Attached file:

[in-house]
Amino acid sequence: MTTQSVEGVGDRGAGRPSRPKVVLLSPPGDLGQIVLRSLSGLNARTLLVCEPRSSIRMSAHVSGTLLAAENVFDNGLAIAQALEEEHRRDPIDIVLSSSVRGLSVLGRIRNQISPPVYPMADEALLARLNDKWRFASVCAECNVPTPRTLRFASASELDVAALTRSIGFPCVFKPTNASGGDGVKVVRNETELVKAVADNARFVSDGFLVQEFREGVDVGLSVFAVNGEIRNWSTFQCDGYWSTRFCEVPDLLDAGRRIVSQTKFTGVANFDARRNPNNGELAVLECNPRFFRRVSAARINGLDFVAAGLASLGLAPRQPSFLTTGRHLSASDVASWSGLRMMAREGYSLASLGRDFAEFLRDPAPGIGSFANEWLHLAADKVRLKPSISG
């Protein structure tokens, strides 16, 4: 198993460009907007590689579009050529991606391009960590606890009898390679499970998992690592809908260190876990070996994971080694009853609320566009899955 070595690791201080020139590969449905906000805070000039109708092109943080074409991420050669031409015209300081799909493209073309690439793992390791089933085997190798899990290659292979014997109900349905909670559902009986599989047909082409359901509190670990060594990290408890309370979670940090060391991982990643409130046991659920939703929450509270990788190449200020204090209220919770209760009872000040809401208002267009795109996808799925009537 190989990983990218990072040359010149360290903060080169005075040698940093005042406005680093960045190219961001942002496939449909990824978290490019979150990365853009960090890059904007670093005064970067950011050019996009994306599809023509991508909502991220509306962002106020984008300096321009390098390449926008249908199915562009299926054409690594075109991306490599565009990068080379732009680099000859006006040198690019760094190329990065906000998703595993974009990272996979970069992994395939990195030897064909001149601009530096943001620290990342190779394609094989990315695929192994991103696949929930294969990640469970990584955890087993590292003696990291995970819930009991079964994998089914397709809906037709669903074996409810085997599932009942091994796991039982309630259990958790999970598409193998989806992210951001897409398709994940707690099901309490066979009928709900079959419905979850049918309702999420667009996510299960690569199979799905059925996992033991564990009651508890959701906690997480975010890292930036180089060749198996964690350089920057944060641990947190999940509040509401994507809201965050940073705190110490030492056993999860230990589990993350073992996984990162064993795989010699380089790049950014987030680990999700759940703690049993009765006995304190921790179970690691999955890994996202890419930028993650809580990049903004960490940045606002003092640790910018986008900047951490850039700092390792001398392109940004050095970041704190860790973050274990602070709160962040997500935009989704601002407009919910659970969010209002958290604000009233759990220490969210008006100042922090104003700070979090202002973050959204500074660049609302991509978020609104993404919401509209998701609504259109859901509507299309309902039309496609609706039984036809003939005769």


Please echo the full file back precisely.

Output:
[in-house]
Amino acid sequence: MTTQSVEGVGDRGAGRPSRPKVVLLSPPGDLGQIVLRSLSGLNARTLLVCEPRSSIRMSAHVSGTLLAAENVFDNGLAIAQALEEEHRRDPIDIVLSSSVRGLSVLGRIRNQISPPVYPMADEALLARLNDKWRFASVCAECNVPTPRTLRFASASELDVAALTRSIGFPCVFKPTNASGGDGVKVVRNETELVKAVADNARFVSDGFLVQEFREGVDVGLSVFAVNGEIRNWSTFQCDGYWSTRFCEVPDLLDAGRRIVSQTKFTGVANFDARRNPNNGELAVLECNPRFFRRVSAARINGLDFVAAGLASLGLAPRQPSFLTTGRHLSASDVASWSGLRMMAREGYSLASLGRDFAEFLRDPAPGIGSFANEWLHLAADKVRLKPSISG
């Protein structure tokens, strides 16, 4: 198993460009907007590689579009050529991606391009960590606890009898390679499970998992690592809908260190876990070996994971080694009853609320566009899955 070595690791201080020139590969449905906000805070000039109708092109943080074409991420050669031409015209300081799909493209073309690439793992390791089933085997190798899990290659292979014997109900349905909670559902009986599989047909082409359901509190670990060594990290408890309370979670940090060391991982990643409130046991659920939703929450509270990788190449200020204090209220919770209760009872000040809401208002267009795109996808799925009537 190989990983990218990072040359010149360290903060080169005075040698940093005042406005680093960045190219961001942002496939449909990824978290490019979150990365853009960090890059904007670093005064970067950011050019996009994306599809023509991508909502991220509306962002106020984008300096321009390098390449926008249908199915562009299926054409690594075109991306490599565009990068080379732009680099000859006006040198690019760094190329990065906000998703595993974009990272996979970069992994395939990195030897064909001149601009530096943001620290990342190779394609094989990315695929192994991103696949929930294969990640469970990584955890087993590292003696990291995970819930009991079964994998089914397709809906037709669903074996409810085997599932009942091994796991039982309630259990958790999970598409193998989806992210951001897409398709994940707690099901309490066979009928709900079959419905979850049918309702999420667009996510299960690569199979799905059925996992033991564990009651508890959701906690997480975010890292930036180089060749198996964690350089920057944060641990947190999940509040509401994507809201965050940073705190110490030492056993999860230990589990993350073992996984990162064993795989010699380089790049950014987030680990999700759940703690049993009765006995304190921790179970690691999955890994996202890419930028993650809580990049903004960490940045606002003092640790910018986008900047951490850039700092390792001398392109940004050095970041704190860790973050274990602070709160962040997500935009989704601002407009919910659970969010209002958290604000009233759990220490969210008006100042922090104003700070979090202002973050959204500074660049609302991509978020609104993404919401509209998701609504259109859901509507299309309902039309496609609706039984036809003939005769």